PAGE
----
Barriers to Molecular Testing in Metastatic Urothelial Cancer


A discussion on molecular testing in the community and recommendations that can address barriers.

Arlene O. Siefker-Radtke, MD: I’d like to ask you Scott, knowing you and I both work in the academic setting, and you’ve mentioned working with urologists who are also testing for these mutations. Have you seen in the community a lot of urologists or other medical oncologists ordering this testing in patients before they refer them to your clinic?

Scott T. Tagawa, MD, MS, FACP: I see it and I do see it more often than before, but it’s still overall the minority. I would say, not to disparage urologists particularly, but I’d say especially with urologists compared to oncologists. Most oncologists who will treat advanced urothelial carcinoma treat other types of cancers too. And for this aspect, let’s say non–small cell lung cancer, it’s part of the standard to do testing. We may be looking for different genes, but it is much more embedded in the medical oncology fields—maybe not for 100% of tumors but for many tumor types, the majority—doing testing, so I do see it more commonly there. I see metastatic biopsies much less commonly, so it’s finding whatever primary tissue was there. And I agree with you, if there was a nonmuscle-invasive TURBT [transurethral resection of a bladder tumor] and a muscle-invasive cystectomy specimen, go for the muscle-invasive. It’s much more common that it’ll be whatever is available rather than a metastatic biopsy, and that matters in certain situations. For instance, as you mentioned, PD-L1, that may change with time. Although that is a less useful test nowadays than it was before.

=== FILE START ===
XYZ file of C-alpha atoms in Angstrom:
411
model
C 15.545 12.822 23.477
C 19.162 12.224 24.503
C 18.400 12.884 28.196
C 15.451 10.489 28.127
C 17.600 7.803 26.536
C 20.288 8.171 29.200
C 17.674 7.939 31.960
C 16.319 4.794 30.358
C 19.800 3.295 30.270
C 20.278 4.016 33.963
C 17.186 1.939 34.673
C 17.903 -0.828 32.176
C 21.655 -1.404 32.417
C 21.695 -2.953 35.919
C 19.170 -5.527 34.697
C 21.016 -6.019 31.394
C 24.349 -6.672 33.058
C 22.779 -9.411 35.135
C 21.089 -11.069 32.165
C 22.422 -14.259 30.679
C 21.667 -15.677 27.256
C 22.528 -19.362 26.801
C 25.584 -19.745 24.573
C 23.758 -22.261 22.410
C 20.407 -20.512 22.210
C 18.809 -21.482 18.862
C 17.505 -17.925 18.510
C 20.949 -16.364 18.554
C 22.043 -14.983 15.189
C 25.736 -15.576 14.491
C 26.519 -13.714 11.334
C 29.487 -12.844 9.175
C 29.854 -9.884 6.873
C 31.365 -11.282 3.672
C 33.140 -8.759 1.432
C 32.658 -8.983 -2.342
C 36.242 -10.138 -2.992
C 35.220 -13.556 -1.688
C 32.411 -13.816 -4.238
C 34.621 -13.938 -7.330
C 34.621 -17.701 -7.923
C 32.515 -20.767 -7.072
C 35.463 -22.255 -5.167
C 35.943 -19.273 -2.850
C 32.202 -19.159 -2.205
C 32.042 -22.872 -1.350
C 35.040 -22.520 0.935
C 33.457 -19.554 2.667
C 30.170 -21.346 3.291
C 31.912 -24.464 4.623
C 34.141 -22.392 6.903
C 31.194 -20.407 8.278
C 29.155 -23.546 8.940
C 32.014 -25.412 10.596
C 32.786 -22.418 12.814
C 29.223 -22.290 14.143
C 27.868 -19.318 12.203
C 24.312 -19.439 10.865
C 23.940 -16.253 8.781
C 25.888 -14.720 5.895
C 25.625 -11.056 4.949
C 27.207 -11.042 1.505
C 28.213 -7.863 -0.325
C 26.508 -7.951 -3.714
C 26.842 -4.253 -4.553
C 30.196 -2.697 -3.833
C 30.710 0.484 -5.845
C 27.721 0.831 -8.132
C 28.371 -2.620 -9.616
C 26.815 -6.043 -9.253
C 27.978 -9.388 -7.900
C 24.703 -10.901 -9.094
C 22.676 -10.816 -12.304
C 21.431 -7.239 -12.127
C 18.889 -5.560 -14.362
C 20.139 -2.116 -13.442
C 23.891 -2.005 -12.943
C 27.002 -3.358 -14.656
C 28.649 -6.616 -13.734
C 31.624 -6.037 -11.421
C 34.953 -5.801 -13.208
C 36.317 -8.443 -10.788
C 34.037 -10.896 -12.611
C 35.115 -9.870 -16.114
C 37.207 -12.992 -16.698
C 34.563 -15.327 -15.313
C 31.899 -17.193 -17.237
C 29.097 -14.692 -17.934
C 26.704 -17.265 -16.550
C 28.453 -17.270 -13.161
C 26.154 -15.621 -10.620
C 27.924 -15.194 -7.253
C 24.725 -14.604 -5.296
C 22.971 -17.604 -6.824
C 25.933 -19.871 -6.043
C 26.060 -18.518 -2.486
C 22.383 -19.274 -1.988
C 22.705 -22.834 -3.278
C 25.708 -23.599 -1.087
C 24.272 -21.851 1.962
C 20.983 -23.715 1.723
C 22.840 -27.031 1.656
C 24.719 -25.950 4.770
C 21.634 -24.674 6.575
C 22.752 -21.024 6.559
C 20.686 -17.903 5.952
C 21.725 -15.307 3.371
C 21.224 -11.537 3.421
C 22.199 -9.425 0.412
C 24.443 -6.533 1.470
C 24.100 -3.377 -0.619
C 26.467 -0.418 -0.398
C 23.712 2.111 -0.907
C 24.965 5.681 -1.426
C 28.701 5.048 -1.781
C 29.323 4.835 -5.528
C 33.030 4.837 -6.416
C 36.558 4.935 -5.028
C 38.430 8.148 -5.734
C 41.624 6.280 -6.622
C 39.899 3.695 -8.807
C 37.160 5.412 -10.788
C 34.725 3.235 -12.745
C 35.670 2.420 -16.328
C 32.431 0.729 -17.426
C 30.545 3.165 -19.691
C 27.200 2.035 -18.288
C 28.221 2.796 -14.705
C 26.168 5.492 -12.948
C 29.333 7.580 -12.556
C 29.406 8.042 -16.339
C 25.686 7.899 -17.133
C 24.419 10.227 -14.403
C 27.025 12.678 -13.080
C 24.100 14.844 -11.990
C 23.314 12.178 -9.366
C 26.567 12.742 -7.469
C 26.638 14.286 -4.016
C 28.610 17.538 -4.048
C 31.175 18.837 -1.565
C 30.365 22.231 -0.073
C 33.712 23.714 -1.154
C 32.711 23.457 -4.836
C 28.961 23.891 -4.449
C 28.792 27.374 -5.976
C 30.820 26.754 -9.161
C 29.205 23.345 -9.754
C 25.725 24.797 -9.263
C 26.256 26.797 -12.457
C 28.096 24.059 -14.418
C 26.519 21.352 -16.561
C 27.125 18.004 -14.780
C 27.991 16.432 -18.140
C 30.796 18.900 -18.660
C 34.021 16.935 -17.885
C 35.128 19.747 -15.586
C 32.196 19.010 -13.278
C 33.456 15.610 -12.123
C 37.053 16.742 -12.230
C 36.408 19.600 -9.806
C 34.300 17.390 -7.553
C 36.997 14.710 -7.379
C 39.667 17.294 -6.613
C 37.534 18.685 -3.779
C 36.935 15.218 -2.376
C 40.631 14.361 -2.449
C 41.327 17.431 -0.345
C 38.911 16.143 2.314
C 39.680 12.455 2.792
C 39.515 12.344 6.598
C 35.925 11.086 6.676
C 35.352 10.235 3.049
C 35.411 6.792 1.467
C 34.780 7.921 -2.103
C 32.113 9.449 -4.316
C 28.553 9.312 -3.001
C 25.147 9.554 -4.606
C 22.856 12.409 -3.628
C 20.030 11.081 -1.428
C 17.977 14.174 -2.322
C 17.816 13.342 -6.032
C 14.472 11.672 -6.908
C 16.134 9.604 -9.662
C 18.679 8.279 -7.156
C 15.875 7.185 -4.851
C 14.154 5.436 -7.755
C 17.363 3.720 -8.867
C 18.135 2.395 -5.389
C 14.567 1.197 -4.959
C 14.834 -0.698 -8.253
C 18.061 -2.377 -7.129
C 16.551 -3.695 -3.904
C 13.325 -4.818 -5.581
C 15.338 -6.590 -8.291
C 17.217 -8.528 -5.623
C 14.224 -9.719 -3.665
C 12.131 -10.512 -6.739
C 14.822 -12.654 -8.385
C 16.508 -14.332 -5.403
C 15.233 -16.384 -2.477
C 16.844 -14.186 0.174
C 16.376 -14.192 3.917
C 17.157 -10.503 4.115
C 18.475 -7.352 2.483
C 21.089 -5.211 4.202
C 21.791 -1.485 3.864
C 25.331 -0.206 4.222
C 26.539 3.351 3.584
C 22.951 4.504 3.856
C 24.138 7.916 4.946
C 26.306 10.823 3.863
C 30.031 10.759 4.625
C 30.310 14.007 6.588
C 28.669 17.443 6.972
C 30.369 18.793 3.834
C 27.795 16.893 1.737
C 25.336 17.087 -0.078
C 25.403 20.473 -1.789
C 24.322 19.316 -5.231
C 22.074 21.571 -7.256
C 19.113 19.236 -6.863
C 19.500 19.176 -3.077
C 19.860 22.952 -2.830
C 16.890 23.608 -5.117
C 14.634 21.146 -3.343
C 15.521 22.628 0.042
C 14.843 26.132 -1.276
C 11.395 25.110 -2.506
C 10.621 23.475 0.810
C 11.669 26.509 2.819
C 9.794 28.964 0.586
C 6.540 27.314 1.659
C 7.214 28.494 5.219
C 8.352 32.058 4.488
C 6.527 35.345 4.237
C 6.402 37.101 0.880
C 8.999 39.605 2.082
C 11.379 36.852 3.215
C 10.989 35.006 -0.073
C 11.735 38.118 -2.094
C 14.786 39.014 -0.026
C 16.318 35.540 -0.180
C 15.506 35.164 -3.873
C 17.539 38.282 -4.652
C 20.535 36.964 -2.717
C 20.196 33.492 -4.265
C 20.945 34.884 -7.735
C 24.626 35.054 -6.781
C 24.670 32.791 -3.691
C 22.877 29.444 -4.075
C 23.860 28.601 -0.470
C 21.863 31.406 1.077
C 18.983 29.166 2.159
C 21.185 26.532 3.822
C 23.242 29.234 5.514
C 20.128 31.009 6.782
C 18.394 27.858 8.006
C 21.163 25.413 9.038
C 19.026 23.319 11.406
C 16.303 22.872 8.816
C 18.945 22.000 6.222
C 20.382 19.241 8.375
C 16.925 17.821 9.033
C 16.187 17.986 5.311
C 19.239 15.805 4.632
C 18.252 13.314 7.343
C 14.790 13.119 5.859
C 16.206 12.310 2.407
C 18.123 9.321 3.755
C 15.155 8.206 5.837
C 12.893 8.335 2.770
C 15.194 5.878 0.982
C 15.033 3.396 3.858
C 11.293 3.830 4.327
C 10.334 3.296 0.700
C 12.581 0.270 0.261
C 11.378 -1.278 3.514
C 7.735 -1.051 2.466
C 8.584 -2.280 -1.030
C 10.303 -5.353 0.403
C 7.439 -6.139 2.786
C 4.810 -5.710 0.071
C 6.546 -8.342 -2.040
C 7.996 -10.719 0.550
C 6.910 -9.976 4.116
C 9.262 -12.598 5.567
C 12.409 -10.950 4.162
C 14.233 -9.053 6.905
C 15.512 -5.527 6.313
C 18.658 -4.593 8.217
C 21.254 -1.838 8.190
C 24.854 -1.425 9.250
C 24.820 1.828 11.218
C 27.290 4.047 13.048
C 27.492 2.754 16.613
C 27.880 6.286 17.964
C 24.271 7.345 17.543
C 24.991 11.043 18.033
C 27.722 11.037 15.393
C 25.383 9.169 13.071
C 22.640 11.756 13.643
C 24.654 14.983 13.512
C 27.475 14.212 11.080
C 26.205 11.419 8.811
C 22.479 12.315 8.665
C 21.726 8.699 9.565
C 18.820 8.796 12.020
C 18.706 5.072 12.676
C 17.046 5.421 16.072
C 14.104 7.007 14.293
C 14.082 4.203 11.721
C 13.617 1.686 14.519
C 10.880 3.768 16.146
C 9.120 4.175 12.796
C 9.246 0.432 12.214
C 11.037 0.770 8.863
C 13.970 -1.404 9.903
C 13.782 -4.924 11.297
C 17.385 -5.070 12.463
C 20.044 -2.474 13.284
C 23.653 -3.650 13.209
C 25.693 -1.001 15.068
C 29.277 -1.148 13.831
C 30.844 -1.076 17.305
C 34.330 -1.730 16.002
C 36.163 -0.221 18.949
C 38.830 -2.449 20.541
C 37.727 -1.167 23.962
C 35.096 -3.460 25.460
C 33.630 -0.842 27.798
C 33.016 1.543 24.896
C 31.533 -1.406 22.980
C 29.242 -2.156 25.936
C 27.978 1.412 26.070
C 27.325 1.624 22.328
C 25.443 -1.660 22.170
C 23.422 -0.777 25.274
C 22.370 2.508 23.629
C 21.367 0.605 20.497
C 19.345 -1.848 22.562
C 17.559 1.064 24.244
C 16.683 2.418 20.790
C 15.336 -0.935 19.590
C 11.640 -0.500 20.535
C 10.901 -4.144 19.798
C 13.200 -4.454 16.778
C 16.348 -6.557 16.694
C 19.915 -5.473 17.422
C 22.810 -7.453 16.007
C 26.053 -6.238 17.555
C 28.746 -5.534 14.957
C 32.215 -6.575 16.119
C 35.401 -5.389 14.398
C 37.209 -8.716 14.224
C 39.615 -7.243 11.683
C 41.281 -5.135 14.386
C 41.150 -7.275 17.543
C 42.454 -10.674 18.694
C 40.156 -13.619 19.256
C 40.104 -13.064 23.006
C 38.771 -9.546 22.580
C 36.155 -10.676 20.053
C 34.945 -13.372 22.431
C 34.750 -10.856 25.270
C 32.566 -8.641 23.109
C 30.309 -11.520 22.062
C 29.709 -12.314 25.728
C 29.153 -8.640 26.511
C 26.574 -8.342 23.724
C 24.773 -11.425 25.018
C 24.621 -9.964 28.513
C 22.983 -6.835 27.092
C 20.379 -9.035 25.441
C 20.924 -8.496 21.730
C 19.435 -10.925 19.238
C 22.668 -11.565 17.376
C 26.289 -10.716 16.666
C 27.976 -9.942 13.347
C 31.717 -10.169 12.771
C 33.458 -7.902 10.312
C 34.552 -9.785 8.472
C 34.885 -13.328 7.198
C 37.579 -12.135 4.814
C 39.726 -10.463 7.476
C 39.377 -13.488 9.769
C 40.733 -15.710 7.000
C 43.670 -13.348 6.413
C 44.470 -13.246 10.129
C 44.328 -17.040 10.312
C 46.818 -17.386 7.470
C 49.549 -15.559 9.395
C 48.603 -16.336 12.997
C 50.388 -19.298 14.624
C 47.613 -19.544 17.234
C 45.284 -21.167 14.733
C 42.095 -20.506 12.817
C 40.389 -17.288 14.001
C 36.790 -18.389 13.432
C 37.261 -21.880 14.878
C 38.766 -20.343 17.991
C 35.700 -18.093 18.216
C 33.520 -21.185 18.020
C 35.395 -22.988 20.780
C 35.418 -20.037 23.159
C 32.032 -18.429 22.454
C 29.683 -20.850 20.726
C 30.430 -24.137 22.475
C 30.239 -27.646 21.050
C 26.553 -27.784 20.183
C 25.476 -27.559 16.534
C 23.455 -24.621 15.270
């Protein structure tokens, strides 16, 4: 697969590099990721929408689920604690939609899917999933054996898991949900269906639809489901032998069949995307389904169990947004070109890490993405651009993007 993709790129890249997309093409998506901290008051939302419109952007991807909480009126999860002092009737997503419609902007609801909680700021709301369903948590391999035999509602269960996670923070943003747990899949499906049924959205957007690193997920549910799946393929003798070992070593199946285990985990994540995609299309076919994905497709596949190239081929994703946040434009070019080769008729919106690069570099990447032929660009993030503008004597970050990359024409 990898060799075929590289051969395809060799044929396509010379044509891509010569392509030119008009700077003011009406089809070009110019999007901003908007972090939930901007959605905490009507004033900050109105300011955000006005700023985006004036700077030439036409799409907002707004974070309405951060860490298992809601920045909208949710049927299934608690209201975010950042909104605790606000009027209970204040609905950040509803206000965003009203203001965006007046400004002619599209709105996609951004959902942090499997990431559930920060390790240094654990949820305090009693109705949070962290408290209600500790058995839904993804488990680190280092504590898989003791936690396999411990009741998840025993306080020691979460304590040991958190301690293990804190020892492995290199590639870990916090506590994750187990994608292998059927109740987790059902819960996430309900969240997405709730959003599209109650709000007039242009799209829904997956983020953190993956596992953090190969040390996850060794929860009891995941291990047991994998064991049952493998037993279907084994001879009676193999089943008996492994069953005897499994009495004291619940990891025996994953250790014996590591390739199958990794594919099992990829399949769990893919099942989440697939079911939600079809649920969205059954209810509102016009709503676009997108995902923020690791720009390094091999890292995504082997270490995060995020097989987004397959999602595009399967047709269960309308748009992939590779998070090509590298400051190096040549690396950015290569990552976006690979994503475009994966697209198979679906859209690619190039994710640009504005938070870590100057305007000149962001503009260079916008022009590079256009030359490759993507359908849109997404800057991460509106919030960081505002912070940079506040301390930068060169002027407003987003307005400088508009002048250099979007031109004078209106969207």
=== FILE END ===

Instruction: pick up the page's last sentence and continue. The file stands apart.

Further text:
But as I said before, I would always say that some testing is better than no testing. At least we can start with that information, and then if it were me or a family member, it’s no different than I would advocate for a patient that I’m not related to, sitting in front of me. Particularly as disease advances and we are looking for more options, it’s even more important to do additional testing, whether it’s tissue or blood or both, if there’s no testing done, then for sure, but if it was just their primary specimen from years ago.

Transcript edited for clarity.

Related Videos
Mitchell S. Cairo, MD, and Sergio Giralt, MD, experts on veno-occlusive disease
Mitchell S. Cairo, MD, an expert on veno-occlusive disease
Sergio Giralt, MD, an expert on veno-occlusive disease
A panel of 4 experts on gastrointestinal cancers
A panel of 4 experts on gastrointestinal cancers
Related Content